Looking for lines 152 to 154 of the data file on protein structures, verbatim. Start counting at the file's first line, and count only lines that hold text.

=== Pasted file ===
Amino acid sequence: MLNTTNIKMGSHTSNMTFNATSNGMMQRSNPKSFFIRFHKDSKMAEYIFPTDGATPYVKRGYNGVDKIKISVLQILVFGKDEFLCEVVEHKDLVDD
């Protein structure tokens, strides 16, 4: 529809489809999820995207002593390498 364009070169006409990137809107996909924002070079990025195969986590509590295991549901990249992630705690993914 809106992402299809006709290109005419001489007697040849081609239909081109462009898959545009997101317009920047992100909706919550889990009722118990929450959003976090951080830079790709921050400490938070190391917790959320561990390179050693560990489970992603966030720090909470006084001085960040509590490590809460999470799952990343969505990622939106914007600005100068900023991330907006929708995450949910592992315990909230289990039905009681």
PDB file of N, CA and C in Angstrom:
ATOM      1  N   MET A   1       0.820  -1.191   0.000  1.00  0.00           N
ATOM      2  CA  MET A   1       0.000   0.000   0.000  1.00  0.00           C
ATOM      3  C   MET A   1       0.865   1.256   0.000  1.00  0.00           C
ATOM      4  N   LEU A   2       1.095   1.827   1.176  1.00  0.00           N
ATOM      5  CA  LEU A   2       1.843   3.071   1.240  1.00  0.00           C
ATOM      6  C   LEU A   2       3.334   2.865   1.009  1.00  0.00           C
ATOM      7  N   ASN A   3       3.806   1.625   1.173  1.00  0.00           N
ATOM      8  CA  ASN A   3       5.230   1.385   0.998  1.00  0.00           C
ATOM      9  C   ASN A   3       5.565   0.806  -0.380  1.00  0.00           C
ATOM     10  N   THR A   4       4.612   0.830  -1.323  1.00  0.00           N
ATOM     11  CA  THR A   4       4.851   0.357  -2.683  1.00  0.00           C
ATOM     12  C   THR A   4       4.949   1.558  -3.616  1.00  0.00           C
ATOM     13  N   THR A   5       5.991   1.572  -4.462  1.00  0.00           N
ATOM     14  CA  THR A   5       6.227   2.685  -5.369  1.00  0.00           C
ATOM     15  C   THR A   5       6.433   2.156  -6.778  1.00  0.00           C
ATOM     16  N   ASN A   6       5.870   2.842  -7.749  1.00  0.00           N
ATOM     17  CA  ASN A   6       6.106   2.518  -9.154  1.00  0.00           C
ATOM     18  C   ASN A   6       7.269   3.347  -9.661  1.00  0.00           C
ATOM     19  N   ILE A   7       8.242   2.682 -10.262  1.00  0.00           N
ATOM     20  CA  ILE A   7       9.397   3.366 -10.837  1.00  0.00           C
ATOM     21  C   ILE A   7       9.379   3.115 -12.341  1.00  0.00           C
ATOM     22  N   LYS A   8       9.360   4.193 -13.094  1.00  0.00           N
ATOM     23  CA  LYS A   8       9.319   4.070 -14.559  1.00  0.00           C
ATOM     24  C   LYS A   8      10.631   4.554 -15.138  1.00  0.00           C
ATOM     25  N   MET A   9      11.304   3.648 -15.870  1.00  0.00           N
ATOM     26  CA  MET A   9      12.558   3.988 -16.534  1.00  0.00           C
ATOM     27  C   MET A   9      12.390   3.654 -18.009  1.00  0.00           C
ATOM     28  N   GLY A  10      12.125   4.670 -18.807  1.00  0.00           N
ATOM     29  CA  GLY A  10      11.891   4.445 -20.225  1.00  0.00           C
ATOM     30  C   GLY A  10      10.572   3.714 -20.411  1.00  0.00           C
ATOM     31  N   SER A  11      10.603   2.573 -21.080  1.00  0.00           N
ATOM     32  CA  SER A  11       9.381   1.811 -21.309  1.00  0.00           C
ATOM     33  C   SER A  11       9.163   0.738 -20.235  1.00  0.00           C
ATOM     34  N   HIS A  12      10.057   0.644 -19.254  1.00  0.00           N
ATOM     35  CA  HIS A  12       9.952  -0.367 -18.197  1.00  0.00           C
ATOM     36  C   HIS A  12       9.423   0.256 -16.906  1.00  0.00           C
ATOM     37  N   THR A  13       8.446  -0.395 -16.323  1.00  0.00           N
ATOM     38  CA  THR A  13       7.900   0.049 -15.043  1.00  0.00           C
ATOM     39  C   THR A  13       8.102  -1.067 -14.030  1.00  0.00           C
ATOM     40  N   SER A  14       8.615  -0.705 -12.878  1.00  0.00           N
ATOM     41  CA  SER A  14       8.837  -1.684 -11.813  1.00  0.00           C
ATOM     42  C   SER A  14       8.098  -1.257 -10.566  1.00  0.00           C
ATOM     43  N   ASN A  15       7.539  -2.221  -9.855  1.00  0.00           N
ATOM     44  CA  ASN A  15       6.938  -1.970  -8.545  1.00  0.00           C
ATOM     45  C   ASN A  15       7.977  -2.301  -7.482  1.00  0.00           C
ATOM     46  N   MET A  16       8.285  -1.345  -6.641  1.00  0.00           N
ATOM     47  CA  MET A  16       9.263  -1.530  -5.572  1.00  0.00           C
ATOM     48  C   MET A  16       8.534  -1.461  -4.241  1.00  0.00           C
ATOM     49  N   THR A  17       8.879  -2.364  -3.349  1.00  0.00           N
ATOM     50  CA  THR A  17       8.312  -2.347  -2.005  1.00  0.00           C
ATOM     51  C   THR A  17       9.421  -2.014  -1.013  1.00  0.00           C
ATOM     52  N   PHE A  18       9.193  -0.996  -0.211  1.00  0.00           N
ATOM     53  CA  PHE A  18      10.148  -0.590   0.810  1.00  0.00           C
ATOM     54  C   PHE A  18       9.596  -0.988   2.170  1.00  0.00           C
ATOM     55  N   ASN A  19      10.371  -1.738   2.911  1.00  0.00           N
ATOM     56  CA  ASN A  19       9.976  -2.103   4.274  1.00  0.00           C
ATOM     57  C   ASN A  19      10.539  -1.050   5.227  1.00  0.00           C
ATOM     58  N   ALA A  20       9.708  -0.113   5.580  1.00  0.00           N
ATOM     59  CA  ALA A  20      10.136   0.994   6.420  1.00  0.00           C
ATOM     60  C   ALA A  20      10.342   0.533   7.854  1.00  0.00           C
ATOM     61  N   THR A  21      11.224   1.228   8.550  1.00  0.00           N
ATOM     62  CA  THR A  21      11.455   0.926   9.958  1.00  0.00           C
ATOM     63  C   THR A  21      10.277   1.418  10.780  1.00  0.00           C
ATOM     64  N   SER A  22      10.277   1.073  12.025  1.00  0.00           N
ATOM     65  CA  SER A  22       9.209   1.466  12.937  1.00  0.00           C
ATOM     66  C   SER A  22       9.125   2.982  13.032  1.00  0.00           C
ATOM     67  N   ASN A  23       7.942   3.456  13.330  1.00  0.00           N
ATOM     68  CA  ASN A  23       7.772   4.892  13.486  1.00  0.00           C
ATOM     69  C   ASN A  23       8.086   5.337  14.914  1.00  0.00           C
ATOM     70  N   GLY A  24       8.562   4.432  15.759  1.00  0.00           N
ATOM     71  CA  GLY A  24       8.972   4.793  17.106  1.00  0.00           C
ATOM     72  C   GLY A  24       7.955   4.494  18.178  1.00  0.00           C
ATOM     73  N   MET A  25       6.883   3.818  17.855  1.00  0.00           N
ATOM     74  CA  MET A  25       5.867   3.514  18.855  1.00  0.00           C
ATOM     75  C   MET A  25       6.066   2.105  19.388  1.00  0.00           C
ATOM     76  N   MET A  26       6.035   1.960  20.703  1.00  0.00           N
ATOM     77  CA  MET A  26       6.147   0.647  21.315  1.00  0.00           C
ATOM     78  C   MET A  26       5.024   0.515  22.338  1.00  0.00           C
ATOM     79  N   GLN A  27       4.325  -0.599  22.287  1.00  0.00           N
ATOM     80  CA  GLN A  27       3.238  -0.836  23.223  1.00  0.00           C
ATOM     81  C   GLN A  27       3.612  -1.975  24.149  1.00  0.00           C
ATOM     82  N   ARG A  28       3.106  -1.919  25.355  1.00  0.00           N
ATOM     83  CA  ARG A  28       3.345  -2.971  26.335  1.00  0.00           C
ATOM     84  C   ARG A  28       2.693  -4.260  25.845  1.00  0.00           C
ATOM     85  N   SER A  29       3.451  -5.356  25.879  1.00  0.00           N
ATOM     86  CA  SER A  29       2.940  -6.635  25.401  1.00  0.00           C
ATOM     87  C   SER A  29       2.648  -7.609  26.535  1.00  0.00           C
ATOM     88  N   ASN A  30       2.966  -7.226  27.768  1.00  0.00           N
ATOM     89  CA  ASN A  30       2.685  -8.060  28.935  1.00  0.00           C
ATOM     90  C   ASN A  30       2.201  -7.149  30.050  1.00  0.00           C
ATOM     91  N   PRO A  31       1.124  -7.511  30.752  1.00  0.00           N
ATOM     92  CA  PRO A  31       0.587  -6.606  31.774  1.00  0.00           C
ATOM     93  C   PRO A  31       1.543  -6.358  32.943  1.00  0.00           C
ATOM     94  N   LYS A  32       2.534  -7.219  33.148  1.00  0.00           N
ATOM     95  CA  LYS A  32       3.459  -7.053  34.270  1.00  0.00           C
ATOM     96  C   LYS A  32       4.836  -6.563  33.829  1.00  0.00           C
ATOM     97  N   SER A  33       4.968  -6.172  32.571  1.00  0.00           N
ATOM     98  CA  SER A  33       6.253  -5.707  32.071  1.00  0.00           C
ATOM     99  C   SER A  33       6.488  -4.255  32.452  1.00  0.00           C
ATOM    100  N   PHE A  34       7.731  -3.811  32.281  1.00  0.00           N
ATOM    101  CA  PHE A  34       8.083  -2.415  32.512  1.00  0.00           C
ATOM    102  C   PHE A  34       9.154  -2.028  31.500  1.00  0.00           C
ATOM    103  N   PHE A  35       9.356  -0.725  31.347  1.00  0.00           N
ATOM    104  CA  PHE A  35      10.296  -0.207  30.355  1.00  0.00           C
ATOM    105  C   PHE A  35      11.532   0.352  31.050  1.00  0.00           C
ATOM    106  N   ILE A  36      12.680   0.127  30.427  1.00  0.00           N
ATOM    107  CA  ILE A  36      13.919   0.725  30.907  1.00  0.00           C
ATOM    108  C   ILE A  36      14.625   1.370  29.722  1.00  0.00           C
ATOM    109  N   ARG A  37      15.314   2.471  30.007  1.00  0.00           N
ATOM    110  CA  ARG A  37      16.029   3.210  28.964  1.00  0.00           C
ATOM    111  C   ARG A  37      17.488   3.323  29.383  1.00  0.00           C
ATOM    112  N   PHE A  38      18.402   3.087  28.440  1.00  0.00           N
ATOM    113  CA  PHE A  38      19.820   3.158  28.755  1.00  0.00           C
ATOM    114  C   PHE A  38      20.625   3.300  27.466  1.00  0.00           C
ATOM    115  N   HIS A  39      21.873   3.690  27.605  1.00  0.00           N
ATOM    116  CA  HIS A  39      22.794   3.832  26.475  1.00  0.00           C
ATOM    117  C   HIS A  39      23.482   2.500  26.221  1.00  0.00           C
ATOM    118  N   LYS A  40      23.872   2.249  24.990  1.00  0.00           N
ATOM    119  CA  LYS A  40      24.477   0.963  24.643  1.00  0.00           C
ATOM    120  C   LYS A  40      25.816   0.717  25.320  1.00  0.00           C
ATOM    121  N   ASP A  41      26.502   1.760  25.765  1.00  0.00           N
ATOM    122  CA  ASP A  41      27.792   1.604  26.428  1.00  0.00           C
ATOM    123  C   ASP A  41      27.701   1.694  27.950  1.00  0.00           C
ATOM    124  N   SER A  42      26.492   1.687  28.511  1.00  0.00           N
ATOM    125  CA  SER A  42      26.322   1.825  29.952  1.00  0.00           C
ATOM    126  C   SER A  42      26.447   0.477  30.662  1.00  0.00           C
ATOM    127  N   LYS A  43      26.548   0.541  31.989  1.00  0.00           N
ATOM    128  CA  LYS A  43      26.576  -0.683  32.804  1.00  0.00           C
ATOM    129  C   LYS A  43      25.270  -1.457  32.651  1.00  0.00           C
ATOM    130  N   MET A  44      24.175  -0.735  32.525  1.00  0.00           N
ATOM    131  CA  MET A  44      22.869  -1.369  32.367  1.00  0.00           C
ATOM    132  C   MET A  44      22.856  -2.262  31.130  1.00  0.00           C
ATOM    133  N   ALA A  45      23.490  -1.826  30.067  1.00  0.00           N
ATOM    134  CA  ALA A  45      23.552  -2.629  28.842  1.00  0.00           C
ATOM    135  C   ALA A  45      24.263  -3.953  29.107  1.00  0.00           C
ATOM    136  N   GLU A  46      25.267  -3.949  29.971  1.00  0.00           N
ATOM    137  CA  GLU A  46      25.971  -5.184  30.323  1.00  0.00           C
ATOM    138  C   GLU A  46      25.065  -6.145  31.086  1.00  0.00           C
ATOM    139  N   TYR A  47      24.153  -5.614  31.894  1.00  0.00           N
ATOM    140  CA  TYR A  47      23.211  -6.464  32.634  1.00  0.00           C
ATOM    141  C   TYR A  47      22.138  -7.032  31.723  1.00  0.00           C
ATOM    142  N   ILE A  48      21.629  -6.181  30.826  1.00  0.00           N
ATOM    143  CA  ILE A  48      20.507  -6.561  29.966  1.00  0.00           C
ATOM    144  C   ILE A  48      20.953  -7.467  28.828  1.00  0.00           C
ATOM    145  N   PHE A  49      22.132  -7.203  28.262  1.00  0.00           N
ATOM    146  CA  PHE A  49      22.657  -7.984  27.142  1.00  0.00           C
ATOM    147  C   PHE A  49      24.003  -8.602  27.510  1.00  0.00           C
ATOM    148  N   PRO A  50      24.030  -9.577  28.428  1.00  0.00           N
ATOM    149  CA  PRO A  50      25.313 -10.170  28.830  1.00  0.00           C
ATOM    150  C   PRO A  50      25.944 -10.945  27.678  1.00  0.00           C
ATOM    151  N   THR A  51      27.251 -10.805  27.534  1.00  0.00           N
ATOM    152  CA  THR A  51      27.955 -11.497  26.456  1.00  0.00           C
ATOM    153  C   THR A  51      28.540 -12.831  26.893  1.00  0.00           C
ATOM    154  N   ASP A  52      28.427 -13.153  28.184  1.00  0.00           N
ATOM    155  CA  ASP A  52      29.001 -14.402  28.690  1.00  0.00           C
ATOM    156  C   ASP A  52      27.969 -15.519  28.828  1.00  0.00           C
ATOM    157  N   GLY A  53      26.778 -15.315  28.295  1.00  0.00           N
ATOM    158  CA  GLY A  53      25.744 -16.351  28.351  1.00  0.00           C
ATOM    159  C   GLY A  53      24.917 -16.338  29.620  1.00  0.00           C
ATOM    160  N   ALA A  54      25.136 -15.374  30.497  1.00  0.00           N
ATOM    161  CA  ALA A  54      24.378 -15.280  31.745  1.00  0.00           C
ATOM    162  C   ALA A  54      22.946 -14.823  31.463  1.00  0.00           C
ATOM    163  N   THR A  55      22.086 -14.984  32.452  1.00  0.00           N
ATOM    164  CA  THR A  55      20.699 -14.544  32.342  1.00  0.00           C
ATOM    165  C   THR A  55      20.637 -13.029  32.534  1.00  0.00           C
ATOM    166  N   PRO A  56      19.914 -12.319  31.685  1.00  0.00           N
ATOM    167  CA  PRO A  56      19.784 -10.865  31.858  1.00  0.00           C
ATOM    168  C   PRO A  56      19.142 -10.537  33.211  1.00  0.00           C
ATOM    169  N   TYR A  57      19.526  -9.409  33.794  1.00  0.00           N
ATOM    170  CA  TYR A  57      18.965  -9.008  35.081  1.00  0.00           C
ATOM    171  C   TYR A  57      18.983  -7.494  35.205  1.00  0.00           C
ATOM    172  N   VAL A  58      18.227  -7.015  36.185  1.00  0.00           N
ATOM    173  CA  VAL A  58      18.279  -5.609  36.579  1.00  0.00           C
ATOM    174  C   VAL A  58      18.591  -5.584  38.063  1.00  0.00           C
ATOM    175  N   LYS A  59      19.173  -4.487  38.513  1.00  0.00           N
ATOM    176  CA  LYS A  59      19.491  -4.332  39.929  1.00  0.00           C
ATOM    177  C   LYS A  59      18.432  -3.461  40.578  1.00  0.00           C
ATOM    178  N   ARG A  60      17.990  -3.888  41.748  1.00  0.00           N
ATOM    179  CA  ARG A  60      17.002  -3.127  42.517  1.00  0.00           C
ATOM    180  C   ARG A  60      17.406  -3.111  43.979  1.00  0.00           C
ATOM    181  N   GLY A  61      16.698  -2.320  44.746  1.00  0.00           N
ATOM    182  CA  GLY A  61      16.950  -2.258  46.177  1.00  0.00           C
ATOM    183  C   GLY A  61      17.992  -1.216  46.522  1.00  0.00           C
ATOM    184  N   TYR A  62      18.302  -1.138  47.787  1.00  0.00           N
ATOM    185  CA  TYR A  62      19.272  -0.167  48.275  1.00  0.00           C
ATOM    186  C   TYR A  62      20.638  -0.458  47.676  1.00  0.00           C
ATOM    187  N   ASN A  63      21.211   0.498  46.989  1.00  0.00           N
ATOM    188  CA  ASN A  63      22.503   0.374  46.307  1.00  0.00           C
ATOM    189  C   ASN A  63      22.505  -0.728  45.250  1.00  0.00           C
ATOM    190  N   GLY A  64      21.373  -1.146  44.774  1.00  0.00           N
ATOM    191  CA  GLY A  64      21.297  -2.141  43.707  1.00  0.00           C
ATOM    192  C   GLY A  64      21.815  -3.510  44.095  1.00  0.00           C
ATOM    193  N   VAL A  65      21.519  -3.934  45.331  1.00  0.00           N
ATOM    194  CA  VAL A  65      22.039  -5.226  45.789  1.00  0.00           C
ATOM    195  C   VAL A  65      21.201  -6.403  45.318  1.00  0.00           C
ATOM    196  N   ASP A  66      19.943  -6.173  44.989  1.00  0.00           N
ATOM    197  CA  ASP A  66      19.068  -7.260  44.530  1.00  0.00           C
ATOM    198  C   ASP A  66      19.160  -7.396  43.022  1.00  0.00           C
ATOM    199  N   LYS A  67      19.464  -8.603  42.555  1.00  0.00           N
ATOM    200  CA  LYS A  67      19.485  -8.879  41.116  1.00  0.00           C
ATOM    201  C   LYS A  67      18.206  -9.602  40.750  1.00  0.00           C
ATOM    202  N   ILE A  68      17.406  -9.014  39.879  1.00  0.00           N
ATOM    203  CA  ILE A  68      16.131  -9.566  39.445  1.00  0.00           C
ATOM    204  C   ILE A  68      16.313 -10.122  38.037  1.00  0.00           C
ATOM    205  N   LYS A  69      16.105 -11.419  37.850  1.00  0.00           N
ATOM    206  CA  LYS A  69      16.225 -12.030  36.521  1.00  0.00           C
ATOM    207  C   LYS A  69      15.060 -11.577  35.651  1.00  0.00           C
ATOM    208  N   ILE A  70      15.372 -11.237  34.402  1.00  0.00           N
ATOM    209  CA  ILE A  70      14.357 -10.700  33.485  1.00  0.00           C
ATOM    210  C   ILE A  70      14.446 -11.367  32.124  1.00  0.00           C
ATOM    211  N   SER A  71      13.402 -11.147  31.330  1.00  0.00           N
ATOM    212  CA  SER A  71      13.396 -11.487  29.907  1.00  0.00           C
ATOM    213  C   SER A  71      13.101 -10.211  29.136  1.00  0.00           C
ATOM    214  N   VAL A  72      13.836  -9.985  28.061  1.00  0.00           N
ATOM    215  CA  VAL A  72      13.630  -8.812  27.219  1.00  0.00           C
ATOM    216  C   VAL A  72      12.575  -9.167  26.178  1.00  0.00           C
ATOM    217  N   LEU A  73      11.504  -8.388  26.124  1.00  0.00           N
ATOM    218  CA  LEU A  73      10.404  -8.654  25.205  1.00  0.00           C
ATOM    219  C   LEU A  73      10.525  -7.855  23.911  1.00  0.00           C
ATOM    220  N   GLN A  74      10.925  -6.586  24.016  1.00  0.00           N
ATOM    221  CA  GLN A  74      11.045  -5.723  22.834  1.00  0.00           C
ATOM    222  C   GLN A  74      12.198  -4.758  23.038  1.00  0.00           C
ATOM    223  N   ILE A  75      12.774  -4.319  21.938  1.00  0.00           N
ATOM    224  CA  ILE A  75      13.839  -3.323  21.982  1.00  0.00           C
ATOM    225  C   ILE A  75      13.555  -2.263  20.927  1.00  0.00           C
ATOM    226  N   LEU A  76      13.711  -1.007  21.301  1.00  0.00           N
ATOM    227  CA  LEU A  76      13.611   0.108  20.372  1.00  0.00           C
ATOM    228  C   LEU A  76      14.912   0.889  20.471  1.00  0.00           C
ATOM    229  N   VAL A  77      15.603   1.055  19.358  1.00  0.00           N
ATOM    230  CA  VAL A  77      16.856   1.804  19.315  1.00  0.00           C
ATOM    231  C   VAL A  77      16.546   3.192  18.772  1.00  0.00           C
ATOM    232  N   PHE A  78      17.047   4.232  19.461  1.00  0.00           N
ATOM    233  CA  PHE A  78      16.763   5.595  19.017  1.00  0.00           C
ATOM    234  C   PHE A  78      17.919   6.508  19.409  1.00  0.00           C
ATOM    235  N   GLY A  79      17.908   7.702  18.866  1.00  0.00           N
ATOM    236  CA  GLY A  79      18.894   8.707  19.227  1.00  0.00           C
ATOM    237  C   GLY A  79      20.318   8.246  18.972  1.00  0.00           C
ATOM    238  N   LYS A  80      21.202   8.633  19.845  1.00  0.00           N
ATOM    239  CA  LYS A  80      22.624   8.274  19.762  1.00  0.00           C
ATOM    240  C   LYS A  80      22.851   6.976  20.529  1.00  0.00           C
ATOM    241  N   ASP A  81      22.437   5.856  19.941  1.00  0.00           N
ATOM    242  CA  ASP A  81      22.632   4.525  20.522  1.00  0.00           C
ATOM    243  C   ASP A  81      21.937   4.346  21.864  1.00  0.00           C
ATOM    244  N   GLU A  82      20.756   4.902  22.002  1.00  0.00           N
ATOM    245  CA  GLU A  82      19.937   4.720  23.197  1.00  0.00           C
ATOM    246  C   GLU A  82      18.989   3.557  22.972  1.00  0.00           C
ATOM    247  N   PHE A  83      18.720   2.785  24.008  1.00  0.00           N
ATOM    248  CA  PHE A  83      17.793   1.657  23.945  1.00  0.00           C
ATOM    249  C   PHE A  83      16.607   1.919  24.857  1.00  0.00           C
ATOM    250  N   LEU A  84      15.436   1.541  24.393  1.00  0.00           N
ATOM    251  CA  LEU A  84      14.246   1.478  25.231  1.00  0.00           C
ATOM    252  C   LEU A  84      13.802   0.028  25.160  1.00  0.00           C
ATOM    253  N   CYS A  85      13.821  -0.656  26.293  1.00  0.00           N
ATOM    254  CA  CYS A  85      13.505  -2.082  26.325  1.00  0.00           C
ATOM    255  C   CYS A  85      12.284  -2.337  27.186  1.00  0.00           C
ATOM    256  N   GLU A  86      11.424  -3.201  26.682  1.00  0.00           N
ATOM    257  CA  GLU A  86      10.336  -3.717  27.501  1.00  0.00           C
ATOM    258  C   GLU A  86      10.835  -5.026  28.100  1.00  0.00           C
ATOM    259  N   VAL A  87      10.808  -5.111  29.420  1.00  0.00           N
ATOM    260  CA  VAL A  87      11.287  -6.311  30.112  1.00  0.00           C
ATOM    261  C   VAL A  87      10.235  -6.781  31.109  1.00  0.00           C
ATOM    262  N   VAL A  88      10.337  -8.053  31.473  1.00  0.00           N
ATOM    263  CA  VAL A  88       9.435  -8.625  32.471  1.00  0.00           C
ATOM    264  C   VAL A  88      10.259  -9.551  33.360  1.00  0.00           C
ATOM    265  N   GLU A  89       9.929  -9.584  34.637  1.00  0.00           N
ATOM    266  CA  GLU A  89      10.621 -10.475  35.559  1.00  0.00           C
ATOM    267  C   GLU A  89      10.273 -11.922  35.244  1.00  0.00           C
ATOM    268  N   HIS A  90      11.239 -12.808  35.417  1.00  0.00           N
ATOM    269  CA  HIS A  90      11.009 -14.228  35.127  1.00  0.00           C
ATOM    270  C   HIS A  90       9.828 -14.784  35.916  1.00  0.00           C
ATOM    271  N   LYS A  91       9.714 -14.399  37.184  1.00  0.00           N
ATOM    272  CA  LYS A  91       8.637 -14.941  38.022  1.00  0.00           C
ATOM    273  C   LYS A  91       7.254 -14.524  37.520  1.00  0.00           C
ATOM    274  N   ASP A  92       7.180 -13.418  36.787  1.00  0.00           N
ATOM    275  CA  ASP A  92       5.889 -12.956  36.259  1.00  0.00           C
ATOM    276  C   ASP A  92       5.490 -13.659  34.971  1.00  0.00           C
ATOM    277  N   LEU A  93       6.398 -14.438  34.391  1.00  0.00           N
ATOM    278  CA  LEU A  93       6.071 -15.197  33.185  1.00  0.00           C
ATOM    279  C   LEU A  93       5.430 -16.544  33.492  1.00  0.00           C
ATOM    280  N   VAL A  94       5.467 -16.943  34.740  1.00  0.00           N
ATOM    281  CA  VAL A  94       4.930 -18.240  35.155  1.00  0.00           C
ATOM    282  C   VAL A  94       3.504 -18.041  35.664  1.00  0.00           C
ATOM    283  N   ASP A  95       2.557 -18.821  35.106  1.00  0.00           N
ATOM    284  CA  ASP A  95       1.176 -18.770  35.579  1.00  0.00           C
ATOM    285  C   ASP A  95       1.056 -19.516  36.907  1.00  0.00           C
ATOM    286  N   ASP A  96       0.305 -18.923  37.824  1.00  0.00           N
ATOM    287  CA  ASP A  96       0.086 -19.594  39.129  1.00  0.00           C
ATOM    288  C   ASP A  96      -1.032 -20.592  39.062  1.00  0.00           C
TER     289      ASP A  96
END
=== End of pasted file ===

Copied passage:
ATOM    149  CA  PRO A  50      25.313 -10.170  28.830  1.00  0.00           C
ATOM    150  C   PRO A  50      25.944 -10.945  27.678  1.00  0.00           C
ATOM    151  N   THR A  51      27.251 -10.805  27.534  1.00  0.00           N